That Ms Sheppard would still be pushing this story is hilarious, as it has already been shown to be, erm, bunk.

And lastly this:

The CRU, on the other hand, maintains that [Climategate] was the work of someone outside of the university—a "very professional job," says Trevor Davies [109], pro-vice chancellor for research at East Anglia and the former head of the CRU.

Interestingly, if you read the minutes of the Russell team's meetings with UEA bigwigs, they are not nearly so sure about whodunnit.

So, a few problems, but the article is actually more interesting for the timing. Why is this coming out now?



Red tape

The government has set up a website to allow people to comment on a series of rules and regulations that are being considered for removal. Reading the responses so far, every vested interest in the country is using it as an opportunity to strengthen their vested interest.


Climate cuttings 51

I'm pretty busy at the moment, so rather than write anything, I'm just going to round up a few interesting links:

Shub shares my interest in the "official sceptics". His latest article looks at a critique of the movement from one of its members.

Robert Bradley Jr, writing at Master Resource, takes a long hard look at the symbiosis between BP, government and environmentalists.

Also following the money is Garth Paltridge, looking at how consensus can be bought and wondering where the independent advice is. Of course this used to the the role of the Royal Society, but they have taken the government shilling too, with inevitable results.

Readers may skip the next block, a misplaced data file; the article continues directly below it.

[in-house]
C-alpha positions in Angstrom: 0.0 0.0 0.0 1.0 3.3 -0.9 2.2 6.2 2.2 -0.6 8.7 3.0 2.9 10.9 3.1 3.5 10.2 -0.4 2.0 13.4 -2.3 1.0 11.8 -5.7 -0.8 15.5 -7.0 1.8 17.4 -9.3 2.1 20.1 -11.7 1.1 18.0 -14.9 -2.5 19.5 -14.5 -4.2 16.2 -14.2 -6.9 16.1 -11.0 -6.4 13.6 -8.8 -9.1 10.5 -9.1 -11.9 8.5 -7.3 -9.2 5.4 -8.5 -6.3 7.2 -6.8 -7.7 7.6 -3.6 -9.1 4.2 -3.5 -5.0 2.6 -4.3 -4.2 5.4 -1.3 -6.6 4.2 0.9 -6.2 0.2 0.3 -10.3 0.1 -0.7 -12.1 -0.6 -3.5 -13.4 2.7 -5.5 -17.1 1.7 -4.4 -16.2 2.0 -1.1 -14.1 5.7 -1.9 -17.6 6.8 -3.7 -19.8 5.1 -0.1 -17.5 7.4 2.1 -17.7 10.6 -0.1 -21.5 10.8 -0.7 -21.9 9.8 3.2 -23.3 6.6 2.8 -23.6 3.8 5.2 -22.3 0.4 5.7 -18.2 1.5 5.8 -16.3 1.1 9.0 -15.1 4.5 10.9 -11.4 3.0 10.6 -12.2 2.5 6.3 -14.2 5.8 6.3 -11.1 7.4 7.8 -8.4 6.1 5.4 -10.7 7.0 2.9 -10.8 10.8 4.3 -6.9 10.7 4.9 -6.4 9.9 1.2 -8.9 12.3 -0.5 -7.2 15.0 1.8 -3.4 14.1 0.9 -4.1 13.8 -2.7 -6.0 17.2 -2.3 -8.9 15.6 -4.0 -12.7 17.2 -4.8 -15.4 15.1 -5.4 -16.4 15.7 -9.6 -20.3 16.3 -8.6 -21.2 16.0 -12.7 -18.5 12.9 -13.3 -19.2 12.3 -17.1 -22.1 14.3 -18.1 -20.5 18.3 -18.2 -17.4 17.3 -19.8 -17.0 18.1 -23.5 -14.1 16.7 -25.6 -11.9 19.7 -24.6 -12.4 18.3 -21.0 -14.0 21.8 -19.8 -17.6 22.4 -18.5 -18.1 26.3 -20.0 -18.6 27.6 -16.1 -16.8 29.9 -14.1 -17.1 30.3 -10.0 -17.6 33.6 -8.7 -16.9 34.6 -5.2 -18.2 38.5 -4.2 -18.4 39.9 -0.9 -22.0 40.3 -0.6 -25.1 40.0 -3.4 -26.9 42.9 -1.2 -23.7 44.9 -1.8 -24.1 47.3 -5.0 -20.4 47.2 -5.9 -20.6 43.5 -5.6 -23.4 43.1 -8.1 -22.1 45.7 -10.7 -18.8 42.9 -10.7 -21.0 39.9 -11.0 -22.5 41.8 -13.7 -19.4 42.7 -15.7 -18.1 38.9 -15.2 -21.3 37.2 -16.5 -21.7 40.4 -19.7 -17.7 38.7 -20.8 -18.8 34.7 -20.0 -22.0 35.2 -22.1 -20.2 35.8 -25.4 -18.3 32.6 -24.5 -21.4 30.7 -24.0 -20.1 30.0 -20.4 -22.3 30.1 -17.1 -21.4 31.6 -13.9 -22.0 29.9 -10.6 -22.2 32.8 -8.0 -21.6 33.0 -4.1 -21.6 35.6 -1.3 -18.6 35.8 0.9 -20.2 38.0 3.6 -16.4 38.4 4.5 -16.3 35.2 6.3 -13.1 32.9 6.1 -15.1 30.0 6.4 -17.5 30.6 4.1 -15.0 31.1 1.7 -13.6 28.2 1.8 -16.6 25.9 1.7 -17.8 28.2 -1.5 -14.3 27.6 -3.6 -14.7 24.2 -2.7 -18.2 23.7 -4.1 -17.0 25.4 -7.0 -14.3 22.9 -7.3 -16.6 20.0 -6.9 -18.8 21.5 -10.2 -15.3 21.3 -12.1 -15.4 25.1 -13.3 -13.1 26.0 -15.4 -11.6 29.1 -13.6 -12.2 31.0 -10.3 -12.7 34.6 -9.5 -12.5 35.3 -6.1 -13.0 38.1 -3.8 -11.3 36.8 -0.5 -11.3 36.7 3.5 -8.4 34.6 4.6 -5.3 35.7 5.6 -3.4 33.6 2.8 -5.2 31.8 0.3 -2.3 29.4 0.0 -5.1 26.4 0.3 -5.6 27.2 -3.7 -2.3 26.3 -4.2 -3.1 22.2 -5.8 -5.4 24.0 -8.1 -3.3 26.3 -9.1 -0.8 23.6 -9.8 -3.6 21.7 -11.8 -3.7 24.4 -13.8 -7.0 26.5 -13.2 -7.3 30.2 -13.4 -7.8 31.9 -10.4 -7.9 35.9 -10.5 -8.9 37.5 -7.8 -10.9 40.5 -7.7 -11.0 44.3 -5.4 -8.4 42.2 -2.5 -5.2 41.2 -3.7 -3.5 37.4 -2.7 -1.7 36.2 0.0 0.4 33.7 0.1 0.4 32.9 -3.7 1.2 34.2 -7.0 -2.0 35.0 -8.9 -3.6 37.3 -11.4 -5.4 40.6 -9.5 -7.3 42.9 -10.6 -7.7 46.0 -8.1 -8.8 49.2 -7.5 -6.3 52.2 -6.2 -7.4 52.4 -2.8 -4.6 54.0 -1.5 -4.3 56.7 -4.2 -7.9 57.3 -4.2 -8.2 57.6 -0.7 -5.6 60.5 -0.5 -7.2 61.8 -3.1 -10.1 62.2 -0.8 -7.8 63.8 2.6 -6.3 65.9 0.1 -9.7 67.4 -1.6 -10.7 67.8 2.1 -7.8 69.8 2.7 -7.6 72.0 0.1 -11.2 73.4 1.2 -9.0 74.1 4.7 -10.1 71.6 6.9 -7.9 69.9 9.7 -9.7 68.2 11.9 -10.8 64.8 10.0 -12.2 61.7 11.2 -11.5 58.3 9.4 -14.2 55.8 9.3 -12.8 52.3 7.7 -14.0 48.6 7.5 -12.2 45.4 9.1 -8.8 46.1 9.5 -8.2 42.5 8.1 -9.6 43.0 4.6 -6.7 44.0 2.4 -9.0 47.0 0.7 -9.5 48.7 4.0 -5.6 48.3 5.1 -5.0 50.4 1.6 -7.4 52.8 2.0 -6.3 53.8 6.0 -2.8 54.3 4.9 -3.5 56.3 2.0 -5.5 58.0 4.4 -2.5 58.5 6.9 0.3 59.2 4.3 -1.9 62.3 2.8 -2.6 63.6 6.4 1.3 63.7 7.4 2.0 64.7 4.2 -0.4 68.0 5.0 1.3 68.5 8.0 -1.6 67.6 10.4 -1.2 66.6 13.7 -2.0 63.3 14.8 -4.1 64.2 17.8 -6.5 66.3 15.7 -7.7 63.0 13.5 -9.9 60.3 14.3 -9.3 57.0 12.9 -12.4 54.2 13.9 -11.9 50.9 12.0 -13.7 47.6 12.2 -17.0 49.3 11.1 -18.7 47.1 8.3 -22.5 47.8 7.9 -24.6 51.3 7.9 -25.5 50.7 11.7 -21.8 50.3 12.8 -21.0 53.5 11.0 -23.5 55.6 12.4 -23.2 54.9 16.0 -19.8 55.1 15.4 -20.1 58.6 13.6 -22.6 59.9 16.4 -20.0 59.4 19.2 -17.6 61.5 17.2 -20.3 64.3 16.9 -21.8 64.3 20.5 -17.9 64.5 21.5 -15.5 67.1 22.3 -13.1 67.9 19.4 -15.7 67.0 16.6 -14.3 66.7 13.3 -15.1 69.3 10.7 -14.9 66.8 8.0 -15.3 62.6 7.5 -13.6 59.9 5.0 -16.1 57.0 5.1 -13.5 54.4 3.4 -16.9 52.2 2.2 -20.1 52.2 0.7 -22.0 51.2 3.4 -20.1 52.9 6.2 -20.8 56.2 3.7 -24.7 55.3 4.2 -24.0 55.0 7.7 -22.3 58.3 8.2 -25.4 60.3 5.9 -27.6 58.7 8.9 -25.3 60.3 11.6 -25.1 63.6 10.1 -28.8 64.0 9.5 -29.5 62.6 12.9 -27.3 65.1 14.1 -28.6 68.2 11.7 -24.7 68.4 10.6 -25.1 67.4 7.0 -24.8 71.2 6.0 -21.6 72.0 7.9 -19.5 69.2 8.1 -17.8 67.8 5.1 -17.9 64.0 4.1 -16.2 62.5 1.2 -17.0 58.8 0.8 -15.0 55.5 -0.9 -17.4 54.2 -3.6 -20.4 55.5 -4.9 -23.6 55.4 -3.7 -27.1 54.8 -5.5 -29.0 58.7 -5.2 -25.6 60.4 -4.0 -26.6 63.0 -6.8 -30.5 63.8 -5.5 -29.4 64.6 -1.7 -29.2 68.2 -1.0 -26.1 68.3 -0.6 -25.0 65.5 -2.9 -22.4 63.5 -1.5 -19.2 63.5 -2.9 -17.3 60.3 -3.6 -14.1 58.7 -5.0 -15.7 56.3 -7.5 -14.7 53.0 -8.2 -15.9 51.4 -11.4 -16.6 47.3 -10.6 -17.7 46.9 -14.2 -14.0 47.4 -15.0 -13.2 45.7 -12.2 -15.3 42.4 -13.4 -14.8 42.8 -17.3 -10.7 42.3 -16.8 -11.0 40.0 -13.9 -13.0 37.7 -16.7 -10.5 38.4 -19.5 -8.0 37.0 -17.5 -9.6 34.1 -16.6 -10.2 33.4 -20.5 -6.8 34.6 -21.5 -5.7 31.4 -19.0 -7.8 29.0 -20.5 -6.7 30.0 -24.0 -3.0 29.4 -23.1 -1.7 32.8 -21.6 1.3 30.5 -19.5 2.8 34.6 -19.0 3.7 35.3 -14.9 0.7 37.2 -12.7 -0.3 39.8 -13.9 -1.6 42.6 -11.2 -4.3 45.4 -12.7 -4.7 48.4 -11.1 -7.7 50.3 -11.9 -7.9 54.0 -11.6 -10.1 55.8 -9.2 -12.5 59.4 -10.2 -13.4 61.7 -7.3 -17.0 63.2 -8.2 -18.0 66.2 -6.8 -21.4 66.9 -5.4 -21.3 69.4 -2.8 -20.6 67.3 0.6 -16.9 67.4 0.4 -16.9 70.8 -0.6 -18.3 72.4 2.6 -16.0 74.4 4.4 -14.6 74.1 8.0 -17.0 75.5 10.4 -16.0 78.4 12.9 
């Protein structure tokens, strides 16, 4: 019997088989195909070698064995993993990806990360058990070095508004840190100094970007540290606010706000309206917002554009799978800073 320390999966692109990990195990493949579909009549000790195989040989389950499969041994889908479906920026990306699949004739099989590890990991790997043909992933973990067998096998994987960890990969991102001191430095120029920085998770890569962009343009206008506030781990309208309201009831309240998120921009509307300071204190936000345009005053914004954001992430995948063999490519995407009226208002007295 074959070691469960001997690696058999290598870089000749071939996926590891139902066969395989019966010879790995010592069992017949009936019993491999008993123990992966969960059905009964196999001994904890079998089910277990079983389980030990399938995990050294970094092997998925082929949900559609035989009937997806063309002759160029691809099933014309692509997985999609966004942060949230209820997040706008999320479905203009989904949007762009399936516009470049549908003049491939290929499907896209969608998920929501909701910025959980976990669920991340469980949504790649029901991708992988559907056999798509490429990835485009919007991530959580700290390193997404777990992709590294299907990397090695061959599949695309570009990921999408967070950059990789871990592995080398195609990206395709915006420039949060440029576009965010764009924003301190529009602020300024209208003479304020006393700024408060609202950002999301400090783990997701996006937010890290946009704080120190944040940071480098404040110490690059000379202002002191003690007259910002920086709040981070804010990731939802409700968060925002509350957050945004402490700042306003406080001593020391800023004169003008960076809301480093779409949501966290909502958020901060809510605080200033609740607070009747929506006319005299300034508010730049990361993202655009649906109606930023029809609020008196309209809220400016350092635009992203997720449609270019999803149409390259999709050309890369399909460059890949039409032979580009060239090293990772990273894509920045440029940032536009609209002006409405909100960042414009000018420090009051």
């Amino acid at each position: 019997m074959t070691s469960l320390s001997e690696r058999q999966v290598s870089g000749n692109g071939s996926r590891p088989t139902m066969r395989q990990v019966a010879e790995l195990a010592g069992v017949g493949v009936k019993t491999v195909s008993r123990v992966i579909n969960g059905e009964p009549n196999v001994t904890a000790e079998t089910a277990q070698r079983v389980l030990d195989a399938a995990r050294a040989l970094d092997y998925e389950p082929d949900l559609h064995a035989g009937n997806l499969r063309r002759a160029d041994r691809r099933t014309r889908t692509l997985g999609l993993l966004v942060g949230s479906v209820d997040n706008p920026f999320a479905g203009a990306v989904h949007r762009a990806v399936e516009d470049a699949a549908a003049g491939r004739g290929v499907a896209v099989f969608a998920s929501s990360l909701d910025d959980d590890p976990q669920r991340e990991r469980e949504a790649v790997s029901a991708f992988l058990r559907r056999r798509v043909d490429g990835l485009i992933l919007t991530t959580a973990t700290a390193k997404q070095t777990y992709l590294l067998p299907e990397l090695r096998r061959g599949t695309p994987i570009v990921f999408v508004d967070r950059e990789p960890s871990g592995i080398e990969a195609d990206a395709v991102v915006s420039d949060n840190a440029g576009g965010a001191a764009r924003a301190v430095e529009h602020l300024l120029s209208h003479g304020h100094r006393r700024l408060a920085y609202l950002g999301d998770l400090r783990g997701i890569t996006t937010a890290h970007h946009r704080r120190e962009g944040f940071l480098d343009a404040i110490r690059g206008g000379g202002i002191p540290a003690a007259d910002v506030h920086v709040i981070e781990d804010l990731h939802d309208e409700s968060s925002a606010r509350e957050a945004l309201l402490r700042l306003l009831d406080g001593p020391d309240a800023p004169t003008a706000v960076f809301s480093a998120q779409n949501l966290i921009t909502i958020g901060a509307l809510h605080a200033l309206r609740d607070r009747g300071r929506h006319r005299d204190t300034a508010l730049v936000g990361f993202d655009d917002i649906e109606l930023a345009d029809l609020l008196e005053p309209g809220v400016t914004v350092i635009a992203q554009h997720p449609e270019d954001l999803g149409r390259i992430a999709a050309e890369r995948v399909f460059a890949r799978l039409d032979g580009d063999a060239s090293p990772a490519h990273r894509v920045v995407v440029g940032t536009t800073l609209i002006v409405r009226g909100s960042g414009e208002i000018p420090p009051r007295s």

A shale gas well has apparently "blown", leaking fracking fluid into a river. Emma Pullman at Desmog says it's a disaster, others think otherwise.

Subscribers to the global warming hypothesis are very excited at the moment, the object of their interest being this article by Chris Mooney. The great communicators is looking at yet another cod-psychology piece about why sceptics don't believe what they are told.

The subscribers are having a bit of a fallout among themselves, with the vexed question being whether greens have more or less money to spend than big oil. A report by Matt Nisbet was rebutted by Joe Romm (who broke the news embargo in the process). Much shouting followed. Pielke Jnr and Keith Kloor watch on.

Pielke Jnr looks at the IPCC's new policy on conflict of interest and finds much to admire.



Ozone hole is back

Rob Schneider reports that the hole in the ozone layer has reappeared:

Is this because the world did not indeed stop using CFC’s to the extent required to stop the hole? Or is there some other cause than CFS’s in making the hole? And if the latter, how come in the mid 1980′s was it protrayed that CFC’s was the only solution?

What does this teach us about other “there is only one answer” to problems?


The deflation of the IPCC

I thought this was interesting - a blogger called DR Tucker describes his conversion from scepticism to alarmism:

I began reading the report with a skeptical eye, but by the time I concluded I could not find anything to justify my skepticism. The report presented an airtight case that the planet’s temperature has increased dramatically (“Eleven of the last twelve years [1995-2006] rank among the twelve warmest years in the instrumental record of global surface temperature [since 1850]”)